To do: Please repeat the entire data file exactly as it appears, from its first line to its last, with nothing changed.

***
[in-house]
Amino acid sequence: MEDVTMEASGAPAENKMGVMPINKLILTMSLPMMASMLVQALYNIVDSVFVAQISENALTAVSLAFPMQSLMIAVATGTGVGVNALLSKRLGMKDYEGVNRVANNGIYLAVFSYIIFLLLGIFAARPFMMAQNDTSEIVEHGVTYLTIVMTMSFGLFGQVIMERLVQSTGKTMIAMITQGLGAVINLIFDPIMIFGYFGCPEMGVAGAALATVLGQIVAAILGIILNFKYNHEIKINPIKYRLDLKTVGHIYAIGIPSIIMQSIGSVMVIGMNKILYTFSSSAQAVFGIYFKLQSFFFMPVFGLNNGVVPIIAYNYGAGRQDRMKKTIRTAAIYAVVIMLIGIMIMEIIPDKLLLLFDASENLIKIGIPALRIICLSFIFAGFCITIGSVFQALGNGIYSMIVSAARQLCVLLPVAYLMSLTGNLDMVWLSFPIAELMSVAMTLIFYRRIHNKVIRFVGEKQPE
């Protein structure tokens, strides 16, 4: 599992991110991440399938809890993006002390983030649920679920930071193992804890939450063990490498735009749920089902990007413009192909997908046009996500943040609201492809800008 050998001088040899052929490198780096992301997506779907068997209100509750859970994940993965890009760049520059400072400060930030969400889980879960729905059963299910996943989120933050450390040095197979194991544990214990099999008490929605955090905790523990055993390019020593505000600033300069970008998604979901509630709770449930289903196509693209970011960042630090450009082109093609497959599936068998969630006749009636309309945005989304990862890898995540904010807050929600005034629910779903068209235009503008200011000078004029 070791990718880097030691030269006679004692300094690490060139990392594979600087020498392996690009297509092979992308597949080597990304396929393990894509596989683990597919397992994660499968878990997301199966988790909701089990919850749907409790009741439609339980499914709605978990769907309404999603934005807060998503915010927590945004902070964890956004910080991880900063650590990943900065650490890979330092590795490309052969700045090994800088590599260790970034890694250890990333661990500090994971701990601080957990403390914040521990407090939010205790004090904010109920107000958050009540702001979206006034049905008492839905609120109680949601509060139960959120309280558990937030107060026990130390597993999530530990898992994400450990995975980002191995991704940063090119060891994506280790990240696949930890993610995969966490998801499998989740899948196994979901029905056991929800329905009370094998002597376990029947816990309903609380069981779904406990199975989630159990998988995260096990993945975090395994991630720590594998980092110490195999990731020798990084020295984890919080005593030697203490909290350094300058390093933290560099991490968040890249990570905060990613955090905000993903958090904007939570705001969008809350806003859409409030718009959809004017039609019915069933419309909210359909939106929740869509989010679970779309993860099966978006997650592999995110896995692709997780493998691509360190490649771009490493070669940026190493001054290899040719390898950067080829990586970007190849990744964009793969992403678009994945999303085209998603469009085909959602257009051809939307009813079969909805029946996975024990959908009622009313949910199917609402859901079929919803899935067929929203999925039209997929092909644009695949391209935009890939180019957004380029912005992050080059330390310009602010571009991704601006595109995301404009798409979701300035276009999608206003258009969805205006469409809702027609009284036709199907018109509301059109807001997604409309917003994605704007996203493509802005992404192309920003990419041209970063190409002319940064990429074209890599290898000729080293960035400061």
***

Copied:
[in-house]
Amino acid sequence: MEDVTMEASGAPAENKMGVMPINKLILTMSLPMMASMLVQALYNIVDSVFVAQISENALTAVSLAFPMQSLMIAVATGTGVGVNALLSKRLGMKDYEGVNRVANNGIYLAVFSYIIFLLLGIFAARPFMMAQNDTSEIVEHGVTYLTIVMTMSFGLFGQVIMERLVQSTGKTMIAMITQGLGAVINLIFDPIMIFGYFGCPEMGVAGAALATVLGQIVAAILGIILNFKYNHEIKINPIKYRLDLKTVGHIYAIGIPSIIMQSIGSVMVIGMNKILYTFSSSAQAVFGIYFKLQSFFFMPVFGLNNGVVPIIAYNYGAGRQDRMKKTIRTAAIYAVVIMLIGIMIMEIIPDKLLLLFDASENLIKIGIPALRIICLSFIFAGFCITIGSVFQALGNGIYSMIVSAARQLCVLLPVAYLMSLTGNLDMVWLSFPIAELMSVAMTLIFYRRIHNKVIRFVGEKQPE
């Protein structure tokens, strides 16, 4: 599992991110991440399938809890993006002390983030649920679920930071193992804890939450063990490498735009749920089902990007413009192909997908046009996500943040609201492809800008 050998001088040899052929490198780096992301997506779907068997209100509750859970994940993965890009760049520059400072400060930030969400889980879960729905059963299910996943989120933050450390040095197979194991544990214990099999008490929605955090905790523990055993390019020593505000600033300069970008998604979901509630709770449930289903196509693209970011960042630090450009082109093609497959599936068998969630006749009636309309945005989304990862890898995540904010807050929600005034629910779903068209235009503008200011000078004029 070791990718880097030691030269006679004692300094690490060139990392594979600087020498392996690009297509092979992308597949080597990304396929393990894509596989683990597919397992994660499968878990997301199966988790909701089990919850749907409790009741439609339980499914709605978990769907309404999603934005807060998503915010927590945004902070964890956004910080991880900063650590990943900065650490890979330092590795490309052969700045090994800088590599260790970034890694250890990333661990500090994971701990601080957990403390914040521990407090939010205790004090904010109920107000958050009540702001979206006034049905008492839905609120109680949601509060139960959120309280558990937030107060026990130390597993999530530990898992994400450990995975980002191995991704940063090119060891994506280790990240696949930890993610995969966490998801499998989740899948196994979901029905056991929800329905009370094998002597376990029947816990309903609380069981779904406990199975989630159990998988995260096990993945975090395994991630720590594998980092110490195999990731020798990084020295984890919080005593030697203490909290350094300058390093933290560099991490968040890249990570905060990613955090905000993903958090904007939570705001969008809350806003859409409030718009959809004017039609019915069933419309909210359909939106929740869509989010679970779309993860099966978006997650592999995110896995692709997780493998691509360190490649771009490493070669940026190493001054290899040719390898950067080829990586970007190849990744964009793969992403678009994945999303085209998603469009085909959602257009051809939307009813079969909805029946996975024990959908009622009313949910199917609402859901079929919803899935067929929203999925039209997929092909644009695949391209935009890939180019957004380029912005992050080059330390310009602010571009991704601006595109995301404009798409979701300035276009999608206003258009969805205006469409809702027609009284036709199907018109509301059109807001997604409309917003994605704007996203493509802005992404192309920003990419041209970063190409002319940064990429074209890599290898000729080293960035400061």